Choosing the Appropriate Hormone Replacement Therapy (HRT)

Estrogens [estrone (E1), estradiol (E2), estriol (E3)], progesterone, testosterone and dehydroepiandrosterone (DHEA) are hormones produced by the ovaries. Each of them stimulates receptors in our body and thus affect us in various ways, physically and psychologically. The levels of these hormones gradually decrease  over time resulting in a series of symptoms, such as hot flashes (which are the most common symptom of menopause and menopause), weight gain, changes in psychology, reduction or loss of sexual desire. So women often feel that “they are no longer themselves / as they used to be”. These symptoms are more likely to occur before your period stops or one year after the menstrual cycle stops (menopause). Many women are interested in learning how to deal with these symptoms, as they often disrupt their quality of life. Replacing the missing hormones in the form of the drug (HRT) is effective in reducing the symptoms, however, some women choose to try herbal products or other alternative therapies.


Hormone replacement therapy (HRT) has been the subject of controversy for several years regarding the benefits and risks of its administration. Perimenopause and menopause can be a very stressful time in a woman’s life with all the physical and emotional changes that come with it. These changes can not only vary from month to month, but can last for several years. HRT has been shown to be effective in relieving many of these symptoms but it also has some risks. According to the survey Women’s Health Initiative (WHI) conducted in 2002, HRT was recommended to be administered with the onset of perimenopausal symptoms and up to menopause. Initially, HRT options were limited to a small amount of prescription drugs, however today, there are many prescription and over-the-counter medications and therefore various HRT methods are available.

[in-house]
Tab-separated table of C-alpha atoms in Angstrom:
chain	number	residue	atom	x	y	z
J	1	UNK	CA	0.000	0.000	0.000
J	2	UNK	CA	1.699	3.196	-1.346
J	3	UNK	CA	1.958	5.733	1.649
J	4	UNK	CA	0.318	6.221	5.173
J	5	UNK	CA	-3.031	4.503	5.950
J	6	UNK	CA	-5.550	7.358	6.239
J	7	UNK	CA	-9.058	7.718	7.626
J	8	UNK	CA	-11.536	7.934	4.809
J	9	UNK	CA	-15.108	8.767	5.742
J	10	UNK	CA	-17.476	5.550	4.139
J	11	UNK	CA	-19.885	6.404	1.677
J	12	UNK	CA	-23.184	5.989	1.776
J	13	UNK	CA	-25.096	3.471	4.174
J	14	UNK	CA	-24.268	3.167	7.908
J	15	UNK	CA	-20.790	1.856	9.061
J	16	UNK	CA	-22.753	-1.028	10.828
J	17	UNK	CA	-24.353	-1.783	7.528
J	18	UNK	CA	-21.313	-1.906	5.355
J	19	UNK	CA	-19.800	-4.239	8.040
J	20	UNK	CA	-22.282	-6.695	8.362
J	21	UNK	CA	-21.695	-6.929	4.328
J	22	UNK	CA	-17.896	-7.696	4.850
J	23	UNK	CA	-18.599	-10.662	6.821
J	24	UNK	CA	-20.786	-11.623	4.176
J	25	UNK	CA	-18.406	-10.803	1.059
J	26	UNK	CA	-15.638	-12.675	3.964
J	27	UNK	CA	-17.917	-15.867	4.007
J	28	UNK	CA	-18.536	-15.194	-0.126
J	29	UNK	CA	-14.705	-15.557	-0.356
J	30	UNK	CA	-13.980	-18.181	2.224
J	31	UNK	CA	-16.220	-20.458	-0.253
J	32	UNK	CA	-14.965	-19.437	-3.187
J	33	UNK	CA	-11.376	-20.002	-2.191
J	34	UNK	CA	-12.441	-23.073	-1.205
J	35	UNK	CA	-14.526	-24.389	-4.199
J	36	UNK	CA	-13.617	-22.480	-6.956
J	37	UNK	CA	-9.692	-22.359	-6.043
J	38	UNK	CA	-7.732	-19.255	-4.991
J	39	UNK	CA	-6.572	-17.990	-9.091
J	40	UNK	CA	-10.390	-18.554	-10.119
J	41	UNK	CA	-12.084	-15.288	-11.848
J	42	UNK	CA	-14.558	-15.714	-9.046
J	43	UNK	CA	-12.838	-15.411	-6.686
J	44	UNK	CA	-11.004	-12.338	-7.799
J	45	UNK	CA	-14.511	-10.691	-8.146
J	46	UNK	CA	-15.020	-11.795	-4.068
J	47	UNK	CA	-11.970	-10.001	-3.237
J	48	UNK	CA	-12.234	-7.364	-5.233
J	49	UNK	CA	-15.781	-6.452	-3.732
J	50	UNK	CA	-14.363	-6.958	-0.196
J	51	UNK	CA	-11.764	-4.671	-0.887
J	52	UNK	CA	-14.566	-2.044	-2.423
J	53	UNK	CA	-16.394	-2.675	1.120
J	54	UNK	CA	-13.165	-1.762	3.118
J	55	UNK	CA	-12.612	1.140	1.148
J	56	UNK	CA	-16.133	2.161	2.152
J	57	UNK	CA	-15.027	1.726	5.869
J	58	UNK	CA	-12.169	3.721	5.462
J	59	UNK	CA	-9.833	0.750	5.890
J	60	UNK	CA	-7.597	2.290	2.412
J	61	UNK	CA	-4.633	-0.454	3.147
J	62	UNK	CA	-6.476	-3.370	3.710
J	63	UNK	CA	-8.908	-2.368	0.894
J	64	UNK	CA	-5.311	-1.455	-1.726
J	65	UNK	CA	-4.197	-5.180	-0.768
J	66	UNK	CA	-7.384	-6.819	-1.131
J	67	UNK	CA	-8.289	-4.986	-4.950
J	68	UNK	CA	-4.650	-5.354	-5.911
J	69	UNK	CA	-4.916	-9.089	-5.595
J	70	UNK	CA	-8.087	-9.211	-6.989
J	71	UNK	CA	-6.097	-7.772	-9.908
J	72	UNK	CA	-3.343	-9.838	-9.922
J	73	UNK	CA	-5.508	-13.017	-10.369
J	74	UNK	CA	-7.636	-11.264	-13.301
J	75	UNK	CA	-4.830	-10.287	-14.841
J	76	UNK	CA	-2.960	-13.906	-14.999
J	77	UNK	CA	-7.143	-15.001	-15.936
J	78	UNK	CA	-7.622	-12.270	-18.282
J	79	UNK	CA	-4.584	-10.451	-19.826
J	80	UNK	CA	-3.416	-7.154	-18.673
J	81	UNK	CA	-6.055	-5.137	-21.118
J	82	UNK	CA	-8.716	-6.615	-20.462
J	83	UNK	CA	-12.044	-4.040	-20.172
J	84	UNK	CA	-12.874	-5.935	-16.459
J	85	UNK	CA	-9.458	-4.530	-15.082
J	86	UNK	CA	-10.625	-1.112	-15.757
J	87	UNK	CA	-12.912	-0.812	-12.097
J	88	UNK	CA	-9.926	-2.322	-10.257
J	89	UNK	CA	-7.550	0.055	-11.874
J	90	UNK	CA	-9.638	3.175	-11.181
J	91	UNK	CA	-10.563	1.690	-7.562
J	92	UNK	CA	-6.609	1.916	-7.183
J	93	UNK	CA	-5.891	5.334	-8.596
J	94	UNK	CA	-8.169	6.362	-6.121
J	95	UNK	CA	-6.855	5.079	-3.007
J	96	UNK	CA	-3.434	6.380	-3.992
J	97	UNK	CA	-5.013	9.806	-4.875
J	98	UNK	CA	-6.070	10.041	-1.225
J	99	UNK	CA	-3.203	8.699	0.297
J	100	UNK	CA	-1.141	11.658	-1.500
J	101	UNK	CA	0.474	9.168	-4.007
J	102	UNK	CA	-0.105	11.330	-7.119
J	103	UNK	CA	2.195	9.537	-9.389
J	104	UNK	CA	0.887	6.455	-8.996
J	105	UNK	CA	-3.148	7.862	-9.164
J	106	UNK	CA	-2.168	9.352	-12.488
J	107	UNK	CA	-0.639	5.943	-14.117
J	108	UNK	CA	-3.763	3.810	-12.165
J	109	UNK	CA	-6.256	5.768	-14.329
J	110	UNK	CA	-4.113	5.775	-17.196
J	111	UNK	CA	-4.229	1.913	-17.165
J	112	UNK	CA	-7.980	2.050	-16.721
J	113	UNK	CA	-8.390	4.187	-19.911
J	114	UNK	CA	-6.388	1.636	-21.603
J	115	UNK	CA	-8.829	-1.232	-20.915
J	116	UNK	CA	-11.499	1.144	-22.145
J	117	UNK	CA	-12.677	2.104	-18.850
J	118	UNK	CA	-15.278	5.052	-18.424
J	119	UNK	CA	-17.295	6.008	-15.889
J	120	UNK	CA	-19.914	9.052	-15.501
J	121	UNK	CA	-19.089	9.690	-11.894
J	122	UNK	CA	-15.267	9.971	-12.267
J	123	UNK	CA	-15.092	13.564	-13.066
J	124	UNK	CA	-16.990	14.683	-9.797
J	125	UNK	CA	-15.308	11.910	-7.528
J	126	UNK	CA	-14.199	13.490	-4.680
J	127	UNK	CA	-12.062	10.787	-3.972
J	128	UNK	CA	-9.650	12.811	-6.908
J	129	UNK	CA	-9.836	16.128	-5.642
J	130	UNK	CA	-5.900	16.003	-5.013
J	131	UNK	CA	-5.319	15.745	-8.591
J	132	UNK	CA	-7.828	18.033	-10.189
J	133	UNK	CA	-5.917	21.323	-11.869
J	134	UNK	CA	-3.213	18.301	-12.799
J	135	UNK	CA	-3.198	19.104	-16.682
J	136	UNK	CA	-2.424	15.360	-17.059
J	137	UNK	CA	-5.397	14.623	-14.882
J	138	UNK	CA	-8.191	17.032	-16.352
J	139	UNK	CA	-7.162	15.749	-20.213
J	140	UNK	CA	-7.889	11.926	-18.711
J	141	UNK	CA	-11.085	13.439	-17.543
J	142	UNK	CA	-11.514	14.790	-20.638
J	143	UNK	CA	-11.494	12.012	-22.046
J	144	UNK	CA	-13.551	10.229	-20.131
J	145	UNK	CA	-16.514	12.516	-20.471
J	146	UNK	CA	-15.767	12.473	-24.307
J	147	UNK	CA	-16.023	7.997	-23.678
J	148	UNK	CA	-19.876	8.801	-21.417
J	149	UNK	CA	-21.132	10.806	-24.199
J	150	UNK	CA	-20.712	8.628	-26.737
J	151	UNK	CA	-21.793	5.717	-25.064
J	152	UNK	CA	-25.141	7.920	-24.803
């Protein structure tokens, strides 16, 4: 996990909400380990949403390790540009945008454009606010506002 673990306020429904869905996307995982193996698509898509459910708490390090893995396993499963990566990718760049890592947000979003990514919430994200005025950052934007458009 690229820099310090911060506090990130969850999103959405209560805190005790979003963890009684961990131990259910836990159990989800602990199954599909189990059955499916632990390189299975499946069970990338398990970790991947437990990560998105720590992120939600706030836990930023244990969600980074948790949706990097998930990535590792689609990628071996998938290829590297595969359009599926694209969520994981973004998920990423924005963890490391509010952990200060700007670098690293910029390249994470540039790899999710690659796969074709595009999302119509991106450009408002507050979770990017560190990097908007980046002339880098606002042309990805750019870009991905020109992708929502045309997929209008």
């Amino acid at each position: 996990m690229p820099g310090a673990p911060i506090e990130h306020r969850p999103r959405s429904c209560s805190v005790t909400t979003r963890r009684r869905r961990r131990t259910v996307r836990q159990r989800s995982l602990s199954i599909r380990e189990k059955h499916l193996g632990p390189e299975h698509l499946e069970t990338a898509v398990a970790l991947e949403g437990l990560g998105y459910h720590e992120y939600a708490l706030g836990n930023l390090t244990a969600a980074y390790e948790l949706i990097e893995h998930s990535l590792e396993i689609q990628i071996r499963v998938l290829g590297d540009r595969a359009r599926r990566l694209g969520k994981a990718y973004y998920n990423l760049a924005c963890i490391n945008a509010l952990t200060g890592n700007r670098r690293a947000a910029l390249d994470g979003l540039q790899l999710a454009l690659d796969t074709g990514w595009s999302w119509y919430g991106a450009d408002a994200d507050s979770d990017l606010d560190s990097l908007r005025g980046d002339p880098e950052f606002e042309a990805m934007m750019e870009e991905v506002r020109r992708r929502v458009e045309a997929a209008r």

In recent years noted particular interest as regards the ‘ bio -identical’ hormone replacement therapy (the bio -identical hormones are hormones compounds chemically similar to the natural hormone produced by the body). Bio- identical therapy has not been shown to be safer than traditional therapies, such as HRT, but it is certainly more effective in treating hormonal disorders. An advantage of bio- identical hormones is that they can be prescribed and the recommended dosage is determined each time based on test results (i.e. depending on the levels of hormones found in the blood or saliva sample) and depending on the symptoms. The dosage can be adjusted each time according to the changes observed in your symptoms and needs. For every woman who experiences hormonal transitions, the symptoms show gradual changes.

HRT should be individualized and used in most women to treat perimenopausal symptoms in the lowest possible dosage and for as short a time as possible. This standard of care is so defined, because of possible dangers that may arise from the therapy, such as cerebral stroke , heart attack, blood clots (in his deep vein thrombosis) and increased risk for breast cancer. Women receiving hormone replacement therapy should understand that with HRTs the intensity of symptoms will be significantly reduced and they will notice physical and psychological improvement, benefits very important for a better life, but at the same time they should be informed and understand all the possible risks.


Is HRT Safe?